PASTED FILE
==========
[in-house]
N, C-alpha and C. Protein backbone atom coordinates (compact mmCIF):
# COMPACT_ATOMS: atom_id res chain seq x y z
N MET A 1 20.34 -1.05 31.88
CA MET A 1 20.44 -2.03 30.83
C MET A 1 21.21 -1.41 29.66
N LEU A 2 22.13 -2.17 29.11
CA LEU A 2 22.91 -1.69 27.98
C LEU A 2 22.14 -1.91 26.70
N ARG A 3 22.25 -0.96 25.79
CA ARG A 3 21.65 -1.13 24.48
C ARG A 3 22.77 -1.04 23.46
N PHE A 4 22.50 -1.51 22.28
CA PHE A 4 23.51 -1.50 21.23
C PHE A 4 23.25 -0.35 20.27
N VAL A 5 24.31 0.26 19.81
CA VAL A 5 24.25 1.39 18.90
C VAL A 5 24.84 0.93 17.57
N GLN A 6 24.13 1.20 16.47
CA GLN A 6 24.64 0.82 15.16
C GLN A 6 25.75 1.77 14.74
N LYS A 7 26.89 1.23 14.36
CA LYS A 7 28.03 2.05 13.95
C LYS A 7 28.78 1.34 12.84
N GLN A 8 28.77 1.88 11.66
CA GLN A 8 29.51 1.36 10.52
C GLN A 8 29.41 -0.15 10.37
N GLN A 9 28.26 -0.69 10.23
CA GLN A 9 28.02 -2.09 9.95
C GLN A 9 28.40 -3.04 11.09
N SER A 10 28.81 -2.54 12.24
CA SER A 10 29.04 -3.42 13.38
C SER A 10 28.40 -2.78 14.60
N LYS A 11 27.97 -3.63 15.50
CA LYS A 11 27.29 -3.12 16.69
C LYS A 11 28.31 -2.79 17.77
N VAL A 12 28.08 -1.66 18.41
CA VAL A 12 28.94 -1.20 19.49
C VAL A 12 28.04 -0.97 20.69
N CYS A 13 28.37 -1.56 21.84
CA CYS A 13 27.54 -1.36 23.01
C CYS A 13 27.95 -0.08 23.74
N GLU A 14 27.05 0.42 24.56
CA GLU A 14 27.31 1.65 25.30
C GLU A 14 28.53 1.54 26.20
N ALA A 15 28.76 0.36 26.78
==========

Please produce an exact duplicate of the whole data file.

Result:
[in-house]
N, C-alpha and C. Protein backbone atom coordinates (compact mmCIF):
# COMPACT_ATOMS: atom_id res chain seq x y z
N MET A 1 20.34 -1.05 31.88
CA MET A 1 20.44 -2.03 30.83
C MET A 1 21.21 -1.41 29.66
N LEU A 2 22.13 -2.17 29.11
CA LEU A 2 22.91 -1.69 27.98
C LEU A 2 22.14 -1.91 26.70
N ARG A 3 22.25 -0.96 25.79
CA ARG A 3 21.65 -1.13 24.48
C ARG A 3 22.77 -1.04 23.46
N PHE A 4 22.50 -1.51 22.28
CA PHE A 4 23.51 -1.50 21.23
C PHE A 4 23.25 -0.35 20.27
N VAL A 5 24.31 0.26 19.81
CA VAL A 5 24.25 1.39 18.90
C VAL A 5 24.84 0.93 17.57
N GLN A 6 24.13 1.20 16.47
CA GLN A 6 24.64 0.82 15.16
C GLN A 6 25.75 1.77 14.74
N LYS A 7 26.89 1.23 14.36
CA LYS A 7 28.03 2.05 13.95
C LYS A 7 28.78 1.34 12.84
N GLN A 8 28.77 1.88 11.66
CA GLN A 8 29.51 1.36 10.52
C GLN A 8 29.41 -0.15 10.37
N GLN A 9 28.26 -0.69 10.23
CA GLN A 9 28.02 -2.09 9.95
C GLN A 9 28.40 -3.04 11.09
N SER A 10 28.81 -2.54 12.24
CA SER A 10 29.04 -3.42 13.38
C SER A 10 28.40 -2.78 14.60
N LYS A 11 27.97 -3.63 15.50
CA LYS A 11 27.29 -3.12 16.69
C LYS A 11 28.31 -2.79 17.77
N VAL A 12 28.08 -1.66 18.41
CA VAL A 12 28.94 -1.20 19.49
C VAL A 12 28.04 -0.97 20.69
N CYS A 13 28.37 -1.56 21.84
CA CYS A 13 27.54 -1.36 23.01
C CYS A 13 27.95 -0.08 23.74
N GLU A 14 27.05 0.42 24.56
CA GLU A 14 27.31 1.65 25.30
C GLU A 14 28.53 1.54 26.20
N ALA A 15 28.76 0.36 26.78